Thumbnails. What an incredibly helpful tool! And yet, there is so much resistance. So misunderstood. So to be avoided! Students often say, “I just want to get to the painting! By the time I’ve done a thumbnail, I won’t have the energy to do the painting.” And this stance is particularly espoused when it comes to making thumbnails en plein air. I, however, cannot imagine beginning a representational painting without doing at minimum one thumbnail. This is true whether the piece is in the studio or on location.
It’s easy to create a thumbnail.
- Understand what it is you want to paint (there’s so much to choose from!)
- Before you apply paint or pastel to the canvas/board, compose your painting.
- Create a pattern/design of three values – the underpinning of your painting
- Learn about your subject
Thumbnails can be quick, small explorations into the painting possibilities. Sometimes a thumbnail may even show you that what you thought you wanted to paint isn’t the subject for you right now.
I do make thumbnails in plein air because I know that the scene, especially the light, is constantly changing and time is critical. I wouldn’t dream of skipping this oh-so-valuable step!
Let me show you a few recent pieces I did on location in La Manzanilla (Mexico). You’ll see the scene as I saw it and then, through my thumbnails, the part of the scene I chose to paint. You’ll also see the final painting.
The wall that we saw was a beautiful purple color. It was right around the corner of where we were staying. You can read an overview of the book. earlier postHow I overcame the resistance to painting en plein-air in Mexico. It stopped me dead in my tracks. Oh, what a cast shadow the mango tree throws!
You’ll see in my sketchbook that I began a horizontal thumbnail. As I worked I realised that what I wanted the focus to be on was the transition of the cast-shadow to the sunlit walls along with the bike. So I started another thumbnail – a vertical one.
I knew the bicycle could be ridden off at any time when I chose this scene. I took that risk and got lucky – it stayed put the entire painting time!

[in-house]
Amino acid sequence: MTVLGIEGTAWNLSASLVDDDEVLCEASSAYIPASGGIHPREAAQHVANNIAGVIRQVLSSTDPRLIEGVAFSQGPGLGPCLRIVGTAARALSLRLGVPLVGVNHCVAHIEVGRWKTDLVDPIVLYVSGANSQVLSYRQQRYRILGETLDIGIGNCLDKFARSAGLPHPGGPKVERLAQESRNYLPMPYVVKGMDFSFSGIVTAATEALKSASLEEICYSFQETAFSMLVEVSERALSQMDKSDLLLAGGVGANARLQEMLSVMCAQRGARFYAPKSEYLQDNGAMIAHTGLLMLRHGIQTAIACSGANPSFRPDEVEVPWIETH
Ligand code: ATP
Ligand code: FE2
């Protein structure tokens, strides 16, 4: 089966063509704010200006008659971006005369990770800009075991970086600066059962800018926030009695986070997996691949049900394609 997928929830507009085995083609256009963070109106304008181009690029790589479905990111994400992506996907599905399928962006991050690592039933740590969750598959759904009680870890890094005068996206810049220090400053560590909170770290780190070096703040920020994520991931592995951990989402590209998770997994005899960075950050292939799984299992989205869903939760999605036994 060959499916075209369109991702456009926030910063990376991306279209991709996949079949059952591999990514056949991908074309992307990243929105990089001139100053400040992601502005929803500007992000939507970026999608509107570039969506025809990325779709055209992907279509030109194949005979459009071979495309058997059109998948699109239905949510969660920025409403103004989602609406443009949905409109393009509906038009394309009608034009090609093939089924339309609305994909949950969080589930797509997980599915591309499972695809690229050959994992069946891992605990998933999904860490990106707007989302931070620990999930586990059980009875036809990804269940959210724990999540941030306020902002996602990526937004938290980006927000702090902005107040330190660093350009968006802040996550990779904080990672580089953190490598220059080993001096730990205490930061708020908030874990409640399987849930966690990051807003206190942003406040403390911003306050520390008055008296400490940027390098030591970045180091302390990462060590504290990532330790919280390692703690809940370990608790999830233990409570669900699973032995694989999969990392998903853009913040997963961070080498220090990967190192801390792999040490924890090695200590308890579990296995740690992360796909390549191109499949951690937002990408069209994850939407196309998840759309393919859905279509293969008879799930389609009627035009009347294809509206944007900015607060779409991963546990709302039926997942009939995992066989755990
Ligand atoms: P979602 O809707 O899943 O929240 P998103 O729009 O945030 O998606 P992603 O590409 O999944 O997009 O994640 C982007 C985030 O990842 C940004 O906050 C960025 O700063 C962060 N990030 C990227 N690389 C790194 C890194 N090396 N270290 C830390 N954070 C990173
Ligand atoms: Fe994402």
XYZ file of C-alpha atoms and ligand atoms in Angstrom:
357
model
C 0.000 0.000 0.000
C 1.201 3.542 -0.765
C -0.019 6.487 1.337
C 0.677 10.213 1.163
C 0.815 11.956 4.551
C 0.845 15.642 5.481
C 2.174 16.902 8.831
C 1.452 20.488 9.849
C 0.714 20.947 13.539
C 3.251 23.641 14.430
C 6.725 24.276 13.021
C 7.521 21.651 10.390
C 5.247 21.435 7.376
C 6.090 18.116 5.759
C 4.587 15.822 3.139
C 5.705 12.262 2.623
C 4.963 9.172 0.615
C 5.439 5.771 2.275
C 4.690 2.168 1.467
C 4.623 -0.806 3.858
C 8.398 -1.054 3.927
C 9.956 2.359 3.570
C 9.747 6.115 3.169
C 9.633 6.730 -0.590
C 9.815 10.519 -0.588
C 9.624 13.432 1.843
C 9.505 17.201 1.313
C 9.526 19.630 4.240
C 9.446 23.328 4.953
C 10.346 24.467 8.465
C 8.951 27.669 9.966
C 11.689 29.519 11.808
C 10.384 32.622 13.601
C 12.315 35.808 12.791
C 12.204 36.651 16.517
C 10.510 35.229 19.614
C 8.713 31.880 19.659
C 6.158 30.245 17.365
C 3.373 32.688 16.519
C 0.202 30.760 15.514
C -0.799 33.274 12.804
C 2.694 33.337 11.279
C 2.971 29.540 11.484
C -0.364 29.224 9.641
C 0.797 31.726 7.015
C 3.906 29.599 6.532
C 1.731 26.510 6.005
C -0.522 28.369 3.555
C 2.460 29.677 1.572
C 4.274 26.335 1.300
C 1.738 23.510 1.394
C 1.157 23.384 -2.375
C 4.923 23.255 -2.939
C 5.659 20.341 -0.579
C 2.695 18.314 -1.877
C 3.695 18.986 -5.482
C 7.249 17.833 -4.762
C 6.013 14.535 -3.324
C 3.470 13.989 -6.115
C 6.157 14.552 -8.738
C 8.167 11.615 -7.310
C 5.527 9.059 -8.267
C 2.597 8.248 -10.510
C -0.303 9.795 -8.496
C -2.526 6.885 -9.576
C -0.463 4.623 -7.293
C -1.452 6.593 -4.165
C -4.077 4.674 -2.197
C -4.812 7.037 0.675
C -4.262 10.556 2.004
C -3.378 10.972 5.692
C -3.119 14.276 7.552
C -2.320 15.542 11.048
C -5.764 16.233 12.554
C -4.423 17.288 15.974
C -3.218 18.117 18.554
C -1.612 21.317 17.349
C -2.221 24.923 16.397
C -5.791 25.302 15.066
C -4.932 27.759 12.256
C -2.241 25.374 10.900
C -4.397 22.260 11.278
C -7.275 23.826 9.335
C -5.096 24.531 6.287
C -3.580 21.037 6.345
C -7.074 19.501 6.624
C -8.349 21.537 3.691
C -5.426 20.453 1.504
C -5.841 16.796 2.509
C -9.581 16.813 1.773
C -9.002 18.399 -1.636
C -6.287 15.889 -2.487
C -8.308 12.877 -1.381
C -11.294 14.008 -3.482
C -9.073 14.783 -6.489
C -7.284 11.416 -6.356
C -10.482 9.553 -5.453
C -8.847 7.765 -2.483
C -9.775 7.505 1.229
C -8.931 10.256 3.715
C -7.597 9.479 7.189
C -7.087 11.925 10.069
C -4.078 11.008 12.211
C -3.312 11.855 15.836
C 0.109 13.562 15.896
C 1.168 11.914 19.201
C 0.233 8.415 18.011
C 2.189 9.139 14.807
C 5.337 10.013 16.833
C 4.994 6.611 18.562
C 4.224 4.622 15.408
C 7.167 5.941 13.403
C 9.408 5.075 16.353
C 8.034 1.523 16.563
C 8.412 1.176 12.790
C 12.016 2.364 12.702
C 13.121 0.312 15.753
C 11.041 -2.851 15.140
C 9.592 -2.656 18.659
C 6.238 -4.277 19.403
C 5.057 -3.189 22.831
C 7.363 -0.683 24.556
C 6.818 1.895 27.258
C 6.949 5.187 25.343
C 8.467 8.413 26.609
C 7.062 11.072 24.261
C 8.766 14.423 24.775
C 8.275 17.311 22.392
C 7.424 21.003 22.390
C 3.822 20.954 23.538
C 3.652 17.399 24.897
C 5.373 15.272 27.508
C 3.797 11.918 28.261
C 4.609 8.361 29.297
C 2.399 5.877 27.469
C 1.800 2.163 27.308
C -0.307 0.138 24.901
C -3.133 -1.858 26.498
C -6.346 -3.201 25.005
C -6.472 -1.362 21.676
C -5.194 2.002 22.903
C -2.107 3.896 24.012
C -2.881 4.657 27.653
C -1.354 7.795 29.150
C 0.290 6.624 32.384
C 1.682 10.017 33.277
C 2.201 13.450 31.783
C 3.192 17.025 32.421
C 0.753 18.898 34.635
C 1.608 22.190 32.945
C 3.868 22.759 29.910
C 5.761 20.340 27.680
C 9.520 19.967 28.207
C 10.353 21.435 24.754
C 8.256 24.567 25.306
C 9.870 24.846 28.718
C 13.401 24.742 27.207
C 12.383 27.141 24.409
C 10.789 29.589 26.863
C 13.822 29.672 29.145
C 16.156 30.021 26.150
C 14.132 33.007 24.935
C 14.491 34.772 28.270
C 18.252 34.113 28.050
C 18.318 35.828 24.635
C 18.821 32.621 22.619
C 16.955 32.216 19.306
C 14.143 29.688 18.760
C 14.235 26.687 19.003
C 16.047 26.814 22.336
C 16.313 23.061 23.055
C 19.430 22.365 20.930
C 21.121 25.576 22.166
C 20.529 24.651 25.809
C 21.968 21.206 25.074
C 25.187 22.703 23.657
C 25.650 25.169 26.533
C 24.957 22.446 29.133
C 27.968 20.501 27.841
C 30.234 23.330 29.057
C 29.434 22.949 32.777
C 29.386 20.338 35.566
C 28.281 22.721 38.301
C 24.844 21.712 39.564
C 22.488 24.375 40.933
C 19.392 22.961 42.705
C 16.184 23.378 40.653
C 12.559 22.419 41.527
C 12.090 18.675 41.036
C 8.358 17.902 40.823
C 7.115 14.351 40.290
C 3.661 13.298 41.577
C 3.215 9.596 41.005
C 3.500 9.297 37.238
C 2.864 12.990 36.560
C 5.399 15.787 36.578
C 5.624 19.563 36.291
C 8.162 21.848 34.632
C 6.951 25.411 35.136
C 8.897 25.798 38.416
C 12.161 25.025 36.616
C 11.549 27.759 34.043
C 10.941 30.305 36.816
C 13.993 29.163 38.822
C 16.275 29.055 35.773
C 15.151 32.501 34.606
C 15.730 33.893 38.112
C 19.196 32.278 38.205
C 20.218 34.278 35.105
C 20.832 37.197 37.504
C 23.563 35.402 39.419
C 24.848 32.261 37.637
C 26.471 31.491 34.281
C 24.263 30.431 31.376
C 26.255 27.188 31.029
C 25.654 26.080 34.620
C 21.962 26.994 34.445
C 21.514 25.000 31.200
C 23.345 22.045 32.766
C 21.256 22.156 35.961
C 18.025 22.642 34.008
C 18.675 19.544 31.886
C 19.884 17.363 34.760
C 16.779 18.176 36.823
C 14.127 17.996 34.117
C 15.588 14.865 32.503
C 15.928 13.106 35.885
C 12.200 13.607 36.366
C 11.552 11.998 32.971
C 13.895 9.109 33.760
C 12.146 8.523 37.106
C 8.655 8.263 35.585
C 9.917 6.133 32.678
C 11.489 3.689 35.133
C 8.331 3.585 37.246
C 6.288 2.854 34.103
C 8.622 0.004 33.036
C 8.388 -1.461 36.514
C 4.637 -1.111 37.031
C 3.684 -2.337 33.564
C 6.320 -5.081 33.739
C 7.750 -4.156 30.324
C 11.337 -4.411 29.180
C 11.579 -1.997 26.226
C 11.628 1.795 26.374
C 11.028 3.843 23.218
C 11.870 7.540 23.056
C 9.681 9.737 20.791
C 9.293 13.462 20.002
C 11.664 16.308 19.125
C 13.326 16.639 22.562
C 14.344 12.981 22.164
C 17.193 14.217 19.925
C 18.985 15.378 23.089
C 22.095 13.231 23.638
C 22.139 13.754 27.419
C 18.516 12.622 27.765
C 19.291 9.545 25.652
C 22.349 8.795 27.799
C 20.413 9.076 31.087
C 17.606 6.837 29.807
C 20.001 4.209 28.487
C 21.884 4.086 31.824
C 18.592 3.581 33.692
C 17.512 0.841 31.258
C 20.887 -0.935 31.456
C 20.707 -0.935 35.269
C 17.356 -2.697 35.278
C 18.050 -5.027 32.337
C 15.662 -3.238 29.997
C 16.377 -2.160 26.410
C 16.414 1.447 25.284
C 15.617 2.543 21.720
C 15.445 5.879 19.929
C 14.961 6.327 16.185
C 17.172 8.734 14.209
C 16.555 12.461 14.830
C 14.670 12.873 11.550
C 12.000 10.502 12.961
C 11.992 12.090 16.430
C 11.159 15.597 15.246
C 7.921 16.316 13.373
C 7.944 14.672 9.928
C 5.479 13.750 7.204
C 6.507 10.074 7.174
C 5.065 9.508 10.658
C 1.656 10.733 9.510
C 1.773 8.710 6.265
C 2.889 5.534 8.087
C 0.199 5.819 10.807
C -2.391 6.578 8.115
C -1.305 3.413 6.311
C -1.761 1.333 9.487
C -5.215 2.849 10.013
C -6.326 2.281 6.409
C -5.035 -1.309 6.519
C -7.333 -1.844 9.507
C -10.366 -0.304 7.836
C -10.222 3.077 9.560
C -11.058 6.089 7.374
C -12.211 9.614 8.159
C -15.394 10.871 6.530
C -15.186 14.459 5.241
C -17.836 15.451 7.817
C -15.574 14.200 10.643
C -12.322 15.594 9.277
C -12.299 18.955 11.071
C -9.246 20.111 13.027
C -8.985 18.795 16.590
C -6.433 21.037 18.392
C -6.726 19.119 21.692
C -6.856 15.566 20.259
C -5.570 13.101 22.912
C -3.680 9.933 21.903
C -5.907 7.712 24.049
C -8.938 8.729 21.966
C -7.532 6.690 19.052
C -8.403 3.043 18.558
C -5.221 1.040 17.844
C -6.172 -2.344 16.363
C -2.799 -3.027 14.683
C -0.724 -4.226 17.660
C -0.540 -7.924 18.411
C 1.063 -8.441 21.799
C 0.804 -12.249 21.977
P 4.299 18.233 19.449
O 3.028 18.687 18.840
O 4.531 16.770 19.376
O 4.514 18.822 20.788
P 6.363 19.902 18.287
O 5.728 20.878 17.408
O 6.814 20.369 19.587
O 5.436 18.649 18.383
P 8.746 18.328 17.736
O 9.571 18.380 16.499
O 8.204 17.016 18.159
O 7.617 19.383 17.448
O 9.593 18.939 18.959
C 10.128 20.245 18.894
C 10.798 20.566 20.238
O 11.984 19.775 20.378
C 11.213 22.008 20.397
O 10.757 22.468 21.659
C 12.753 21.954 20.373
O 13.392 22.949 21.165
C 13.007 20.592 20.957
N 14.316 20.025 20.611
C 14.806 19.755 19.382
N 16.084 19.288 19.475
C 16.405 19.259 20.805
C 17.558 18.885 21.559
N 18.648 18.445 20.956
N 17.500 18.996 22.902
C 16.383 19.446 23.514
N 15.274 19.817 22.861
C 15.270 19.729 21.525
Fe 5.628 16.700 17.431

I was quite taken with that wall. (As an aside, I was a bit frustrated that I didn’t have the colours in my Set of 36 pieces in Unison Colour to do it justice. I focused on creating a warm colour wall and not replicating the specific purple.
The next piece is also on the same wall. This time, however, it was also the dogs that were lying around that caught my attention. They seemed to mostly stick to the cast-shadows. The bike was a nice touch.
Here’s the scene (without any dogs as it turns out!).
You can see from my thumbnail that I compressed it, bringing the shadow at the bottom closer to the rest. It was important to have the shadow run across the bottom. You can also see in my thumbnail that I thought of including an outlier – a dog sitting in the hot sun but crossed it out. I decided not to include the dog in the sun because it moved after I drew. (Isn’t there some saying about Mad Dogs and Englishmen…?
Then comes the painting. A dog dropped suddenly in front me near the end of the work and I quickly added it. I love those serendipitous events that happen when you are painting on location. By this time the sun was hidden behind a huge cloud, and the scene remained overcast for the remainder of my painting time. Having made thumbnails, I knew the pattern in light, dark, or grey. Luckily, I’d also gotten down quite a bit of colour. The scene would be so grey if it weren’t for the sunlight.!